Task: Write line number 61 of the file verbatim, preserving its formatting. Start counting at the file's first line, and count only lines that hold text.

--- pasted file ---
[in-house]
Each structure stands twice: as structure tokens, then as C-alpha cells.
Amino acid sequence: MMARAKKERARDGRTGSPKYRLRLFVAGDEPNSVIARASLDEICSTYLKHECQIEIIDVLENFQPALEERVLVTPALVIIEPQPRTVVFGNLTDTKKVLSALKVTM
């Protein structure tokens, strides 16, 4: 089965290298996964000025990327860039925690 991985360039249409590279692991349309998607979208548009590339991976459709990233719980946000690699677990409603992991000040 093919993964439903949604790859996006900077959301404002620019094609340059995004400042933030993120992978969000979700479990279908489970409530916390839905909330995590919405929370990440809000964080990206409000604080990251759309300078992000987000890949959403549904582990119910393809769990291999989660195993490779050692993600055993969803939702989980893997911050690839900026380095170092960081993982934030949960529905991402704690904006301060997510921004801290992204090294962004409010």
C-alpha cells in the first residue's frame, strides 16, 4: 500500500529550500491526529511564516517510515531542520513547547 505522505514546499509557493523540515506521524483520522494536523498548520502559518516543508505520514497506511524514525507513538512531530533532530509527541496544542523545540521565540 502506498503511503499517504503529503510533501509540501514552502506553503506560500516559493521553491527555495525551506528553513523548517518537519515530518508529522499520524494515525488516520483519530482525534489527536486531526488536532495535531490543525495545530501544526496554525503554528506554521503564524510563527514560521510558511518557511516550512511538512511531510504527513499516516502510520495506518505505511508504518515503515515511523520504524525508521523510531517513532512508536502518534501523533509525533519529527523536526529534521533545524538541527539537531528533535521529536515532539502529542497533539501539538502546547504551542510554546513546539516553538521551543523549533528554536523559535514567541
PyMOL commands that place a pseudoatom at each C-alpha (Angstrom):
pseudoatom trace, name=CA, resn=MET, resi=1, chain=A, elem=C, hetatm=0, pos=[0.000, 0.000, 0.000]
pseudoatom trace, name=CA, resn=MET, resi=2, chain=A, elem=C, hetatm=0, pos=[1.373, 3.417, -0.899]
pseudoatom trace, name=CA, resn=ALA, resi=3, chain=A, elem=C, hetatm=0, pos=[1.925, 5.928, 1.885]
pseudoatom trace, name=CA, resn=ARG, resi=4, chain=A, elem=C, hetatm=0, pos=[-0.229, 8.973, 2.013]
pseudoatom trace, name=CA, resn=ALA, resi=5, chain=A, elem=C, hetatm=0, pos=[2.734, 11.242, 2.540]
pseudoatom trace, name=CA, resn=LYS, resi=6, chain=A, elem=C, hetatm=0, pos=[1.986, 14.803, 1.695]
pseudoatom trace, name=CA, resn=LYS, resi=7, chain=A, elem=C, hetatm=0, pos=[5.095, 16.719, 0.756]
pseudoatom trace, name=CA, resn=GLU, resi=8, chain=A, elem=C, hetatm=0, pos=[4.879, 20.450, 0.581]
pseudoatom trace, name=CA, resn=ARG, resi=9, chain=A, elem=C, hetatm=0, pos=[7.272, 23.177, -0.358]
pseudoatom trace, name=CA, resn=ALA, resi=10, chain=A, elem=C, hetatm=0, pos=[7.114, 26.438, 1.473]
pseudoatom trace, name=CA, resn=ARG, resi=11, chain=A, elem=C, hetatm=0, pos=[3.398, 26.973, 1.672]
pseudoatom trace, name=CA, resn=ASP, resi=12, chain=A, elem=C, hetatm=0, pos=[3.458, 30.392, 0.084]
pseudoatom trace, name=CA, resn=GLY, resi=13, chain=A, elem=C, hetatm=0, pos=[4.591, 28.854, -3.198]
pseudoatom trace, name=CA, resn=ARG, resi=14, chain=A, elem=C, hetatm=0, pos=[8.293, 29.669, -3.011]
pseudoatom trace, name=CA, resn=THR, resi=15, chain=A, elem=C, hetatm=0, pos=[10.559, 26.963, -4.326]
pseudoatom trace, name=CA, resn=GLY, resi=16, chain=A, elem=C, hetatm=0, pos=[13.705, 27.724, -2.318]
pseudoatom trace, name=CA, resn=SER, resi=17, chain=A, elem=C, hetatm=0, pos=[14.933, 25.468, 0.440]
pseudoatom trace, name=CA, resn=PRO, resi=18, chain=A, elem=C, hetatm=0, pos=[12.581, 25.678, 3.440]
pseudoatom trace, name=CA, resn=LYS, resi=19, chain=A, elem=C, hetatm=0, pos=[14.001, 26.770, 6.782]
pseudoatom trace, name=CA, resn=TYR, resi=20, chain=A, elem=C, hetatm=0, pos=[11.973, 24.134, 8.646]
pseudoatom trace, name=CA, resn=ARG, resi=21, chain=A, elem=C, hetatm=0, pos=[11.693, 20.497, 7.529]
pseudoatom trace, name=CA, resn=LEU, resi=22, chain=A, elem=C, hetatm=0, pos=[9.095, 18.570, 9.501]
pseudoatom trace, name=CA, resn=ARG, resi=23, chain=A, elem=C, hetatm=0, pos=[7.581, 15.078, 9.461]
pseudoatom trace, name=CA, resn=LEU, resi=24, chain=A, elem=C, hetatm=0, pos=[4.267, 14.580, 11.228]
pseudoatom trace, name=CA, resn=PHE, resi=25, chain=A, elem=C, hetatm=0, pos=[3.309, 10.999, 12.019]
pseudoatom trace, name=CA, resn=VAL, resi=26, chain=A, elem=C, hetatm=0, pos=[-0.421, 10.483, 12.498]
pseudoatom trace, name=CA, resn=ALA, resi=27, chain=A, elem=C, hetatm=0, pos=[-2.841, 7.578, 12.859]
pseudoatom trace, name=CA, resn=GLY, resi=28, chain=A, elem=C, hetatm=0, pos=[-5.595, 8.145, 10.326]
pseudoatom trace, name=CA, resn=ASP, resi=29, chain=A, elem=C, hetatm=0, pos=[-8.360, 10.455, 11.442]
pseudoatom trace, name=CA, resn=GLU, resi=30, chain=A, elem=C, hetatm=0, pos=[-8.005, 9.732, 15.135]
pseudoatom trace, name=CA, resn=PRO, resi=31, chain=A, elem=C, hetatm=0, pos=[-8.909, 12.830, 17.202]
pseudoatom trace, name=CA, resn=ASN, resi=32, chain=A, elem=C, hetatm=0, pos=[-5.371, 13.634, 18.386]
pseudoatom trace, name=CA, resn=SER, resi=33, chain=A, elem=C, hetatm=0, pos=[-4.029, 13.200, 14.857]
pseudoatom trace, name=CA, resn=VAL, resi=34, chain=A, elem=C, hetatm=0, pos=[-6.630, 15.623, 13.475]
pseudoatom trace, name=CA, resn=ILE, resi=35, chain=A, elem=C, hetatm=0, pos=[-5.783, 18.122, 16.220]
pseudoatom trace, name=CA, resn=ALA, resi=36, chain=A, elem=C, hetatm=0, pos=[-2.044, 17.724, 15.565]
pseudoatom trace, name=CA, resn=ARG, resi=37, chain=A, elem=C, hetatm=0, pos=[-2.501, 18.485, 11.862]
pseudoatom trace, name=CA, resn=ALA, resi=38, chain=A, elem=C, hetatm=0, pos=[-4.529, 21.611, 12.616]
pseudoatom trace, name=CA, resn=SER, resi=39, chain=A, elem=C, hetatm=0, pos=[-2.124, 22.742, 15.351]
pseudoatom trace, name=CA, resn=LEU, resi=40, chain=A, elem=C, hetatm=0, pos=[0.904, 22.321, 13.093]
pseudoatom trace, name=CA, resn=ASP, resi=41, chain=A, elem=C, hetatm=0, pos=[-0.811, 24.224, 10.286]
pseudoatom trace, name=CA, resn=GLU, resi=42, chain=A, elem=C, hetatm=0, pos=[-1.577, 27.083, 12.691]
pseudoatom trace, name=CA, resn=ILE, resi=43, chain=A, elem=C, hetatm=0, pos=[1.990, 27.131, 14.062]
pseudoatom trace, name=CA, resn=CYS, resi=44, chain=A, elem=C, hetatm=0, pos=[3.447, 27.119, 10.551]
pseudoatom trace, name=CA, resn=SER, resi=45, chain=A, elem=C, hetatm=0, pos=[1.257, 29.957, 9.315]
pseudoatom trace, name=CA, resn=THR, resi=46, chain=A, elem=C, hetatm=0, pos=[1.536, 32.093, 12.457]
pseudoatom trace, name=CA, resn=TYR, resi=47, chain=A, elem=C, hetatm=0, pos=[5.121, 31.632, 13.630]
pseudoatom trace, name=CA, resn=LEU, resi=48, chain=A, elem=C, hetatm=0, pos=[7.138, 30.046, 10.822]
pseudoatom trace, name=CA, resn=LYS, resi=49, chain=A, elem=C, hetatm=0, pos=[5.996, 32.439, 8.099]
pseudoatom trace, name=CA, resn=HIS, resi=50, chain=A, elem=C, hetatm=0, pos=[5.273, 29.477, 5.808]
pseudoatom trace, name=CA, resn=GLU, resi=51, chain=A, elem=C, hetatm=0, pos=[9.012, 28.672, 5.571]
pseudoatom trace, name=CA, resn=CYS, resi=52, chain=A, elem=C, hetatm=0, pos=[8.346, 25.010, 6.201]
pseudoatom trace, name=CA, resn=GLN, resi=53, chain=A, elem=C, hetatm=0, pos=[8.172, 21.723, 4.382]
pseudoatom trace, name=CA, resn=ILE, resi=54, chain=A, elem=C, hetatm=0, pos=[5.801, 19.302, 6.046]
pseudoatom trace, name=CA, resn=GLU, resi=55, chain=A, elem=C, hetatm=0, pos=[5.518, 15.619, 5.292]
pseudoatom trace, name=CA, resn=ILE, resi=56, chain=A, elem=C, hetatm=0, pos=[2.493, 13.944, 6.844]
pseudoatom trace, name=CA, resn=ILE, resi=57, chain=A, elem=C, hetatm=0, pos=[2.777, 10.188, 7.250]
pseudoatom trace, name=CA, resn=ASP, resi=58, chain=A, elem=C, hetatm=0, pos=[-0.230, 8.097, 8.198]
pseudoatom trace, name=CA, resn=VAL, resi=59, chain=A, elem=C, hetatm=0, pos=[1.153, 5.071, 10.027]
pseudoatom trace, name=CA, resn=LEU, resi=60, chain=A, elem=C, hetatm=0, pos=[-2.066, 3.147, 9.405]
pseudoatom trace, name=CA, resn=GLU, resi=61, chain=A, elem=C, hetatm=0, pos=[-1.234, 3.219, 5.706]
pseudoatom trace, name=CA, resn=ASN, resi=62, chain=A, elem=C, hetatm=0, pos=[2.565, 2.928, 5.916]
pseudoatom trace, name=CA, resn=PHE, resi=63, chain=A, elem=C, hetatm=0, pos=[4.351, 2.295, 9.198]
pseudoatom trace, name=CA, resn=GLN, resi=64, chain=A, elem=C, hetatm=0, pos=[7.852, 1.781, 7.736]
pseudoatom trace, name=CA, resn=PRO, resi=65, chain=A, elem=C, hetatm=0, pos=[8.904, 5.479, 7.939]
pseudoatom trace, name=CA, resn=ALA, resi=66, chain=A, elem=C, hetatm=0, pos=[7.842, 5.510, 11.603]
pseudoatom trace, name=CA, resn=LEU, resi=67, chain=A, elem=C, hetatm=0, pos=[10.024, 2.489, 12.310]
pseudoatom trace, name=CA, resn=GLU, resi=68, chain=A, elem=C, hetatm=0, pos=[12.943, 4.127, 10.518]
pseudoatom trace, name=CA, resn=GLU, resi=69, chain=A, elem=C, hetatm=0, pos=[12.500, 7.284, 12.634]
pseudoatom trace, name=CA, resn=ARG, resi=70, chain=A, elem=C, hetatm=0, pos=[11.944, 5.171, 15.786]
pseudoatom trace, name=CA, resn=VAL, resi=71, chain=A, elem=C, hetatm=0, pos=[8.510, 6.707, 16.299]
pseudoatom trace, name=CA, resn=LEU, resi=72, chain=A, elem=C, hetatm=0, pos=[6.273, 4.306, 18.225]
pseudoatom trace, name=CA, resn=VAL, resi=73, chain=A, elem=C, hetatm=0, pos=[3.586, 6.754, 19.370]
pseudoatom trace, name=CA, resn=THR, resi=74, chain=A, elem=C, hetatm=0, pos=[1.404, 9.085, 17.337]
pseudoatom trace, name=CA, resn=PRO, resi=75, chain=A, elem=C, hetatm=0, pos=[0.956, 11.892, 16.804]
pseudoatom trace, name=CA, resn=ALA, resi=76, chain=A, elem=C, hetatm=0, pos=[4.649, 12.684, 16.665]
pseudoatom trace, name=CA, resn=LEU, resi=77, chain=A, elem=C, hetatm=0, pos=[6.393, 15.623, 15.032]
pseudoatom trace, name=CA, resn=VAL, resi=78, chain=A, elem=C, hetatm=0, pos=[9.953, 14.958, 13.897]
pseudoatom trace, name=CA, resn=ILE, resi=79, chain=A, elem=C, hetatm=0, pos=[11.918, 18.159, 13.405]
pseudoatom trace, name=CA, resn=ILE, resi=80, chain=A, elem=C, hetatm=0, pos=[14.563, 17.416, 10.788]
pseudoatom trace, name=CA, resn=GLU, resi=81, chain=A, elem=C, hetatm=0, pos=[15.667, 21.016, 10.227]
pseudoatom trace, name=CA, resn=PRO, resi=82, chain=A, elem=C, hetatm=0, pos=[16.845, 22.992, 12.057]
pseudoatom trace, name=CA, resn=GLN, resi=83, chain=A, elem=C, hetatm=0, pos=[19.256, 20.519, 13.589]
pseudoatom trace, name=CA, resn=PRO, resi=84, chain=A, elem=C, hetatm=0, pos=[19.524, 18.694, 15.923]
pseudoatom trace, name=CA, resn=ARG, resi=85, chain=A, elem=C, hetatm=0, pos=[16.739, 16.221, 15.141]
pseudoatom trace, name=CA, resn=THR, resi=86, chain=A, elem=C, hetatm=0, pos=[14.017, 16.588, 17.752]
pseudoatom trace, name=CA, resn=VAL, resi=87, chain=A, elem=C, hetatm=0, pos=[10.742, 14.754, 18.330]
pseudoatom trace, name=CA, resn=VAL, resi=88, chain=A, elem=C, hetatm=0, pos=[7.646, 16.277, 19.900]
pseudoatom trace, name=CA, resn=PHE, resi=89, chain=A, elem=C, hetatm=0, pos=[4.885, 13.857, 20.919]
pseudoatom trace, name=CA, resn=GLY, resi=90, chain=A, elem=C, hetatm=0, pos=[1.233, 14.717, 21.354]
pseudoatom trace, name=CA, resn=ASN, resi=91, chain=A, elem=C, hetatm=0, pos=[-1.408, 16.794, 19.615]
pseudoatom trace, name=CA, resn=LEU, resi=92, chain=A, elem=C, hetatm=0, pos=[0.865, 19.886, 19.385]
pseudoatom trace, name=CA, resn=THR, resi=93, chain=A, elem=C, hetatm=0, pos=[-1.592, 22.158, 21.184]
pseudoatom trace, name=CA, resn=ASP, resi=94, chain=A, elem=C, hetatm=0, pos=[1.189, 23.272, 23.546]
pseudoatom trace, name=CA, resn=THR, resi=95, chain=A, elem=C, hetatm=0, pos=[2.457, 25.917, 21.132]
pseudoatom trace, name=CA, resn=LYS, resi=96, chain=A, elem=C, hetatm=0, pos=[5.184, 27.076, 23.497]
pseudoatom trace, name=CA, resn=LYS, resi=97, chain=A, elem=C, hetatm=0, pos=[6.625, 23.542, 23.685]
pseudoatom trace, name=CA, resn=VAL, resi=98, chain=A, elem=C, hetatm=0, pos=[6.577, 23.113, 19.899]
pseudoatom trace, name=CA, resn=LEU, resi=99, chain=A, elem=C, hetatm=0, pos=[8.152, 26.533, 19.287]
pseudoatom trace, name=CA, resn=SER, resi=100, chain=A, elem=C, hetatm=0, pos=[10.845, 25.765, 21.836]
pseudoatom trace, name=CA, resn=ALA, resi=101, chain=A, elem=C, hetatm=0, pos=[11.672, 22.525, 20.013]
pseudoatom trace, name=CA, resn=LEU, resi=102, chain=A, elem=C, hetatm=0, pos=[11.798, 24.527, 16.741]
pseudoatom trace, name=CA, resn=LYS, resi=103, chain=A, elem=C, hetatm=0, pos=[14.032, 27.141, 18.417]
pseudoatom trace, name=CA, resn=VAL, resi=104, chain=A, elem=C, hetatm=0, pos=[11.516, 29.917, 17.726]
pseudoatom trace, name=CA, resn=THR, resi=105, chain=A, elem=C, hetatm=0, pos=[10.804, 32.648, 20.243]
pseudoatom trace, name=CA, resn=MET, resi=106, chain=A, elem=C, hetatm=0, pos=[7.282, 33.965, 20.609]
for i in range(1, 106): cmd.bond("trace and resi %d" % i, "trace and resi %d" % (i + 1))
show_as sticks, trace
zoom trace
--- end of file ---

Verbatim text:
pseudoatom trace, name=CA, resn=GLU, resi=55, chain=A, elem=C, hetatm=0, pos=[5.518, 15.619, 5.292]